When Billy Beane wanted to turn around the Oakland Athletics on a meager budget, he took an unconventional approach, relying on overlooked analytics to assess player performance and field a team that could better compete against his richer Major League competitors.
lab of associate professor Olivier Elemento, Ph.D., is applying her own “Moneyball” approach to cancer.Kaitlyn Gayvert, a Ph.D. student in the
She has developed a computational model to better screen for drugs that are too toxic to tolerate, in the hope that it will improve clinical trial outcomes and streamline the long, expensive drug development process.
Similar to baseball’s sabermetrics scouting approach, Gayvert’s PrOCTOR (Predicting Odds of Clinical Trial Outcomes using Random forest) system takes into account more than the traditional statistics when producing its predicted toxicity score.
In the case of drug development, the standard screening for compounds to be submitted for Phase I clinical trials has been “Lipinski’s Rule of Five,” which describes molecular properties important for a drug's pharmacokinetics in the human body, including their absorption, distribution, metabolism and excretion.
The method relies solely on chemical features of compounds, and is insufficient at distinguishing toxic drugs from safe ones, Gayvert argues, pointing to an alarming rise of clinical trial failures, as drug companies remove more compounds from the pipeline at all levels of testing than ever before, often due to toxicity.
“We suggest that existing approaches overlook important information, such as the drug’s target, which is also highly relevant to the drug-related toxicity,” Gayvert said.
For example, many chemotherapy drugs have high toxicity because they are targeting genes or pathways that are active throughout the body. A drug that acts upon a gene that is being expressed in only one organ would likely be much less toxic.
In addition to the structural characteristics considered for Lipinski’s Rule of Five, PrOCTOR also takes into account target features, such as tissue-specific expression, network connectivity and mutation load/frequency.
The computational system pulls its data from several sources, including tissue information databases; drug banks (for target information and FDA status); the Aggregate Analysis of Clinical Trials (AACT) report; and biological network analyses of genomic variants created by Weill Cornell assistant professor Ekta Khurana, Ph.D.
Gayvert tested the model by plugging in data about drugs with known toxicities and seeing how her results compared.
“The model had significant predictive performance,” she said. “Severe side effect frequency, such as pleural effusion (fluid around the lung) and neutropenia (low white blood cell count) correlated with PrOCTOR score.”
Among the drugs that her method predicted most likely to fail a clinical trial due to toxicity was Rosiglitazone, a diabetes drug that actually made it through clinical trials and was approved for use in the U.S. This was a surprise – until Gayvert did some investigation and learned that the drug has recently been pulled from markets in the U.K., South Africa, and New Zealand for safety concerns.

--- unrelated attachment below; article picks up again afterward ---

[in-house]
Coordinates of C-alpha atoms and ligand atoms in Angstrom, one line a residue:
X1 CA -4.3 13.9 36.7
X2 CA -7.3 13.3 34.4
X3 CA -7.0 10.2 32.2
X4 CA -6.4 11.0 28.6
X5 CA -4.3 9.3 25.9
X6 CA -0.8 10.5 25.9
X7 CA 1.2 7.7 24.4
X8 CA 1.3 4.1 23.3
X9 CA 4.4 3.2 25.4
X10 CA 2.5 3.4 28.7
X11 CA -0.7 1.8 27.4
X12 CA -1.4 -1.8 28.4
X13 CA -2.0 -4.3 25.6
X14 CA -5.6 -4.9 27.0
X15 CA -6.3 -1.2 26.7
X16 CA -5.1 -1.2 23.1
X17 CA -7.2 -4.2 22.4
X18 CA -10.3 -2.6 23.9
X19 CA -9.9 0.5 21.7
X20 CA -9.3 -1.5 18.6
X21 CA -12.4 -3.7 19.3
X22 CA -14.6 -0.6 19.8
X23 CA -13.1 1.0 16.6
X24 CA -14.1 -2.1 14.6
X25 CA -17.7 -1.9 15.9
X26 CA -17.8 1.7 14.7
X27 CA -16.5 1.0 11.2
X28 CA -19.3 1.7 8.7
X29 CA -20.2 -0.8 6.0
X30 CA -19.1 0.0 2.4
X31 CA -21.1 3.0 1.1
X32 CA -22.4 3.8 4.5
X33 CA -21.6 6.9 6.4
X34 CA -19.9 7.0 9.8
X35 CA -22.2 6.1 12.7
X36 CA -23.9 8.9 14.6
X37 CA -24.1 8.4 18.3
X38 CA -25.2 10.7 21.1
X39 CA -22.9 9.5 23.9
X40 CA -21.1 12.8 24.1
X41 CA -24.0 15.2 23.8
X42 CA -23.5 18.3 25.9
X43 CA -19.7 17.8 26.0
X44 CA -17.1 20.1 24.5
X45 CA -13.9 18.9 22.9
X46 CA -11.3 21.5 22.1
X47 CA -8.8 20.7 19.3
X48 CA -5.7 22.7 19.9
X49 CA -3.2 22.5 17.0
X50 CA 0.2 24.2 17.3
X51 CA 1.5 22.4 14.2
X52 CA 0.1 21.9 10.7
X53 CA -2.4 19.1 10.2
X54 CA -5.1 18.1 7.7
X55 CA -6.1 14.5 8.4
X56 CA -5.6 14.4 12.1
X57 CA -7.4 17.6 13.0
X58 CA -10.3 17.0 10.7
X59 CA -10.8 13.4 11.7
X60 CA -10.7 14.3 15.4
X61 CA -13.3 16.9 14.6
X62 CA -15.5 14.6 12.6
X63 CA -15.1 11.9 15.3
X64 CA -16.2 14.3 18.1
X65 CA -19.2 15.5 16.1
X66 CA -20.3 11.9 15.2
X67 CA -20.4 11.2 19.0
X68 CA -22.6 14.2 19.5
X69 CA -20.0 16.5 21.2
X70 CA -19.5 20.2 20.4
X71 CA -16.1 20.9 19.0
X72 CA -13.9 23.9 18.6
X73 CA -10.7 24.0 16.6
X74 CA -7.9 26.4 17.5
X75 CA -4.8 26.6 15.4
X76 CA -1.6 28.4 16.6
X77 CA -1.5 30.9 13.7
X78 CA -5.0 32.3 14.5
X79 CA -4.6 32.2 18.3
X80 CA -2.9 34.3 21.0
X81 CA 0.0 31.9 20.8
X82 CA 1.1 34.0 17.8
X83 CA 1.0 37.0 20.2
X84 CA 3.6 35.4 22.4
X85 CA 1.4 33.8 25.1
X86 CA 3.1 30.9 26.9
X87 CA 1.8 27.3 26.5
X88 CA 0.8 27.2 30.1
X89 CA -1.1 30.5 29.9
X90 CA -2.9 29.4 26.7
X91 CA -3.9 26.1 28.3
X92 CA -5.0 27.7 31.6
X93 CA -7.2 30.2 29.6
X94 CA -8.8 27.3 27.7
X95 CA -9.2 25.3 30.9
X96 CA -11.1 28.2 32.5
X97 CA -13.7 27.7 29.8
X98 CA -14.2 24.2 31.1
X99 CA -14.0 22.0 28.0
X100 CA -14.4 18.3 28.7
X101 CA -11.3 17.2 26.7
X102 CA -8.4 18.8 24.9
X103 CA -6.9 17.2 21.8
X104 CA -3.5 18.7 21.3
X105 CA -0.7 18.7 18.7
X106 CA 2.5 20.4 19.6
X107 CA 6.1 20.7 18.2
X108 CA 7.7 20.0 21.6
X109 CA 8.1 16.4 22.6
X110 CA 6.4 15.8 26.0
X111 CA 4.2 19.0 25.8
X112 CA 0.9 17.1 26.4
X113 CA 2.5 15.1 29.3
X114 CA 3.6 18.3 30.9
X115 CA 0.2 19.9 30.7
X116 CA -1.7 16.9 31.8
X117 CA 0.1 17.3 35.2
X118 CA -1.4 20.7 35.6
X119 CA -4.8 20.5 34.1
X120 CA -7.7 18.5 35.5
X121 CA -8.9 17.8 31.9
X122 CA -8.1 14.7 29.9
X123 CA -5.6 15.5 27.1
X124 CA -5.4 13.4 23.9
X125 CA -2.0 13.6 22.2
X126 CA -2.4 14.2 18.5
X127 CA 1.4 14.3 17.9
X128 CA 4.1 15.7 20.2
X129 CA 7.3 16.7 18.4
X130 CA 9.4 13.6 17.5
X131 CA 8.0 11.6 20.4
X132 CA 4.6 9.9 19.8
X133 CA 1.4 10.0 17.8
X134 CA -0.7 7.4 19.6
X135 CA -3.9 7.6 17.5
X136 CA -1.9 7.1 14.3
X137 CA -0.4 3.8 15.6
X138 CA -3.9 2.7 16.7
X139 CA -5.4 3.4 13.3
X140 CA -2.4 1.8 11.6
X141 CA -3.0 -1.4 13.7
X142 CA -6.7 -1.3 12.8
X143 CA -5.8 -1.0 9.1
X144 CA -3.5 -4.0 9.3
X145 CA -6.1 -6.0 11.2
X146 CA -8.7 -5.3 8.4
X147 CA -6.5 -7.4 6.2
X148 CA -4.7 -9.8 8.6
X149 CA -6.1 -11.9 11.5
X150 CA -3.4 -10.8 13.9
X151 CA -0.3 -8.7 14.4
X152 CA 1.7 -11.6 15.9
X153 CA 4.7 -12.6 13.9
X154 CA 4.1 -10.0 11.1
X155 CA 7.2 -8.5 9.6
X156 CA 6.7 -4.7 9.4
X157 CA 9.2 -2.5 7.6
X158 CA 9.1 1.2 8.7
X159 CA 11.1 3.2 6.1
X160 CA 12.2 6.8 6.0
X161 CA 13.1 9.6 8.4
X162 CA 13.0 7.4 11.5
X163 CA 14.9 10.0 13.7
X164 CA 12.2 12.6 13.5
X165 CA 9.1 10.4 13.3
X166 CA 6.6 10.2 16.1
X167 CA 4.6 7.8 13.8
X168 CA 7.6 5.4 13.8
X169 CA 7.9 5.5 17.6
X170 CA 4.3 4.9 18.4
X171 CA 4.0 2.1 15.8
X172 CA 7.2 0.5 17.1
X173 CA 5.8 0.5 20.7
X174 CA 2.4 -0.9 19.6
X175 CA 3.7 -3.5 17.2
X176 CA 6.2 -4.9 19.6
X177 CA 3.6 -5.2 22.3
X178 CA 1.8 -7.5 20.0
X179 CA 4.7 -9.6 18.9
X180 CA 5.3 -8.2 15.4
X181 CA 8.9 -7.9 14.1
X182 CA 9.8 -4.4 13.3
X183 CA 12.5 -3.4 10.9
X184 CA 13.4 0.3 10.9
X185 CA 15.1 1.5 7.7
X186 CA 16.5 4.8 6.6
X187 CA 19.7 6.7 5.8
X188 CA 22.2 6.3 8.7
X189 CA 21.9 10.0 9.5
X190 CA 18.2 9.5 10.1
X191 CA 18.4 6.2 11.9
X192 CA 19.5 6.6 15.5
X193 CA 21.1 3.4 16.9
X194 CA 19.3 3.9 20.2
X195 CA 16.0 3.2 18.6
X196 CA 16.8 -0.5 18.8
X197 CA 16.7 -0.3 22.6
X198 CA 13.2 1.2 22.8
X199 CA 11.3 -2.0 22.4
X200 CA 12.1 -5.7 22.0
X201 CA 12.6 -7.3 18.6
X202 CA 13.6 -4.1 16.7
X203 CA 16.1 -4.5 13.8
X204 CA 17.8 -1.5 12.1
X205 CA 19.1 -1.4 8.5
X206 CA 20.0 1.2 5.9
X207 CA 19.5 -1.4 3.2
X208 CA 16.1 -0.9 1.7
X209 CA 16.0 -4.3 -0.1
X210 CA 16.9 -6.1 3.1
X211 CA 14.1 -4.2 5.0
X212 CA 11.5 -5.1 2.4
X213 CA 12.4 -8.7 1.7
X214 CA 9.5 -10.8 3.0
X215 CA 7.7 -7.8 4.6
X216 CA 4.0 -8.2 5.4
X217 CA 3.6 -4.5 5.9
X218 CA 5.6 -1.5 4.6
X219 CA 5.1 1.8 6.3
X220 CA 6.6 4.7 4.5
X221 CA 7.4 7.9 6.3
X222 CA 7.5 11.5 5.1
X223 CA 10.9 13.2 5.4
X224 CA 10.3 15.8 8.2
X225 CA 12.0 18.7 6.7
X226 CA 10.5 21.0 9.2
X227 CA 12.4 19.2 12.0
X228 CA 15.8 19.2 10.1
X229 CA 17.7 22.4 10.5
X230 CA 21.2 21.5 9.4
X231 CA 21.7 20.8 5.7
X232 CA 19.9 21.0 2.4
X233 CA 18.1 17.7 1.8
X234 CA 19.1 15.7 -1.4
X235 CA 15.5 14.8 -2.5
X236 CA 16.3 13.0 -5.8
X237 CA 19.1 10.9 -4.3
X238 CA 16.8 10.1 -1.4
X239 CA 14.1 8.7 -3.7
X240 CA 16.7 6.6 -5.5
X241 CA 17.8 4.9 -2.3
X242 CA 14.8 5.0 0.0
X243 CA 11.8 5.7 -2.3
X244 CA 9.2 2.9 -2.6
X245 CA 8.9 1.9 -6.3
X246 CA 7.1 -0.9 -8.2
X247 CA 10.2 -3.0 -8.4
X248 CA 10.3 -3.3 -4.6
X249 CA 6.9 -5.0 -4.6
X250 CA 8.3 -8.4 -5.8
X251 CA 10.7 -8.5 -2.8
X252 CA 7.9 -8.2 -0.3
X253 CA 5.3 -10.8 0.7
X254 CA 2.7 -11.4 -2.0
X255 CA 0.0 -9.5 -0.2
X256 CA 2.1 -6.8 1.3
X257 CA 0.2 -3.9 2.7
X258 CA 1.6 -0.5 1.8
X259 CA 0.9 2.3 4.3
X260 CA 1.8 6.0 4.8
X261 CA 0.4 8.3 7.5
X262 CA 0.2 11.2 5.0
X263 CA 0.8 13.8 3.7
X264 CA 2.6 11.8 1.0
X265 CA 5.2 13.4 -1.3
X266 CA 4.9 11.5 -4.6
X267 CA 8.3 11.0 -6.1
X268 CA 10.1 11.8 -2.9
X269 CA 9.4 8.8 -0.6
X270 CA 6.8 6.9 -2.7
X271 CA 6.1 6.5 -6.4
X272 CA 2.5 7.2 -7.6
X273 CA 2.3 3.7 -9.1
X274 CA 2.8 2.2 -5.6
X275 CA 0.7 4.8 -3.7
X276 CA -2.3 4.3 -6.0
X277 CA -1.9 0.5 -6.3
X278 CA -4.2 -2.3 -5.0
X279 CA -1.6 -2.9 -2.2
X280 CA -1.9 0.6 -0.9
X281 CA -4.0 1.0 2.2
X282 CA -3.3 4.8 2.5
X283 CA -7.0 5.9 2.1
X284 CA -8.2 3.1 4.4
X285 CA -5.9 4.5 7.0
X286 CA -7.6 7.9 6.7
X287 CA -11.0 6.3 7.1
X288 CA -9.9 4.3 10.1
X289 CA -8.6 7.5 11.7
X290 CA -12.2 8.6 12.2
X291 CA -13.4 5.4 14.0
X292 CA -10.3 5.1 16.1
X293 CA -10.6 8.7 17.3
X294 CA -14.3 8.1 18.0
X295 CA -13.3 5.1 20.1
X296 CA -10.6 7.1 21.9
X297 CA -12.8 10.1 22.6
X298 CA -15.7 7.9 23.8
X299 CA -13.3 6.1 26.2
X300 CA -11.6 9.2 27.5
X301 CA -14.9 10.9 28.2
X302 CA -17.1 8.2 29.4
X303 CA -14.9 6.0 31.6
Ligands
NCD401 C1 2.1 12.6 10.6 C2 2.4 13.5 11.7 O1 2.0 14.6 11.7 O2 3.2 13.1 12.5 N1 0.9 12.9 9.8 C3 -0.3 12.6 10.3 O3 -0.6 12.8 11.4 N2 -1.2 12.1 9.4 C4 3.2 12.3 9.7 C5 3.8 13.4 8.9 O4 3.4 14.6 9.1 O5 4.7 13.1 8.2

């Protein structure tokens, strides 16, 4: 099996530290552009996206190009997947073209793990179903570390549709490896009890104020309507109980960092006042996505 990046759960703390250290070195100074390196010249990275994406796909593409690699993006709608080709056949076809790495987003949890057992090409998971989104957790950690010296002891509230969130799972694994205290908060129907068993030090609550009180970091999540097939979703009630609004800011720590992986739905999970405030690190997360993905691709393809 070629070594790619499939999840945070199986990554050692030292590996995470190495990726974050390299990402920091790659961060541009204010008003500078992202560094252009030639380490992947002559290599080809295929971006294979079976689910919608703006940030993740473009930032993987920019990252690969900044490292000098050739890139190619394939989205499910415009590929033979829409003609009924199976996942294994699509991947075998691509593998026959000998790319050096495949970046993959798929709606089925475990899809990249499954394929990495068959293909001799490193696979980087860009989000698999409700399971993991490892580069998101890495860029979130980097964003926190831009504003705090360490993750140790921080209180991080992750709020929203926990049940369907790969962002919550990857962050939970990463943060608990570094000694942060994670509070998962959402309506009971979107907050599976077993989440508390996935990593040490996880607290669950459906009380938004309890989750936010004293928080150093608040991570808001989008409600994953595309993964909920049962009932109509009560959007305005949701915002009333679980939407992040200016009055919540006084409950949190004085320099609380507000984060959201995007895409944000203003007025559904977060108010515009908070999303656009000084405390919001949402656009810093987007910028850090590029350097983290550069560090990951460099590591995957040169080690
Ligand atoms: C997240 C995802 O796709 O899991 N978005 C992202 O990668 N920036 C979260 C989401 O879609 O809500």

“We may have been able to catch that, where no other method could,” Gayvert said.
She is hoping to add the ability to home in on specific types of toxicity, such as drug-induced liver injury. She has already used the tool to identify 20 drugs not annotated to have liver toxicity problems that had adverse reports.
Gayvert has also used the model to examine which features of drugs might help avert toxicity, and she would like to more fully develop the interpretive aspect of her tool to inform potential alternatives.
“For drugs that fail, we’d like to be able to explain why,” Gayvert said.
Gayvert, a Rochester native who joined the Tri-Institutional Computational Biology and Medicine Program (a collaboration between Weill Cornell Medicine, Cornell University and Memorial Sloan Kettering) in 2012, said she was inspired to develop the tool a year ago, after running into roadblocks during another project.
While working with Himisha Beltran, M.D, Mark Rubin, M.D. and David Rickman, Ph.D., to identify targets for novel antibody therapeutics and minimize toxicity in neuroendocrine prostate cancer, Gayvert felt limited by the existing data sets and began to create her own model.
Gayvert has already presented the PrOCTOR work in several scientific venues, including the International Conference on Molecular Targets and Cancer Therapeutics and the New York Academy of Sciences Phenotypic and Biomarker-Based Drug Discovery Symposium, where she won the F1000 Poster Prize.
Previous work presented at the Annual Meeting of the American Association for Cancer Research in 2014 was also well received. In collaboration with Dr. Rickman, Gayvert was able to predict a drug for use in targeting a previously “undruggable” transcription factor. Using a computational approach to integrate genomewide binding data (ChIP-seq) with drug perturbation differential gene expression profiles, they discovered that a steroid drug used to treat inflammation, dexamethasone, worked in a roundabout way to disturb ERG, a pro-invasive, oncogenic transcription factor over-expressed in as many as 50 percent of prostate cancer patients.
Gayvert was recently named to the Forbes “30 Under 30” list of influential young scientists in healthcare, along with her Elemento Lab colleague Neel S. Madhukar, who developed his own computational tool to predict drug targets and identify new anticancer compounds.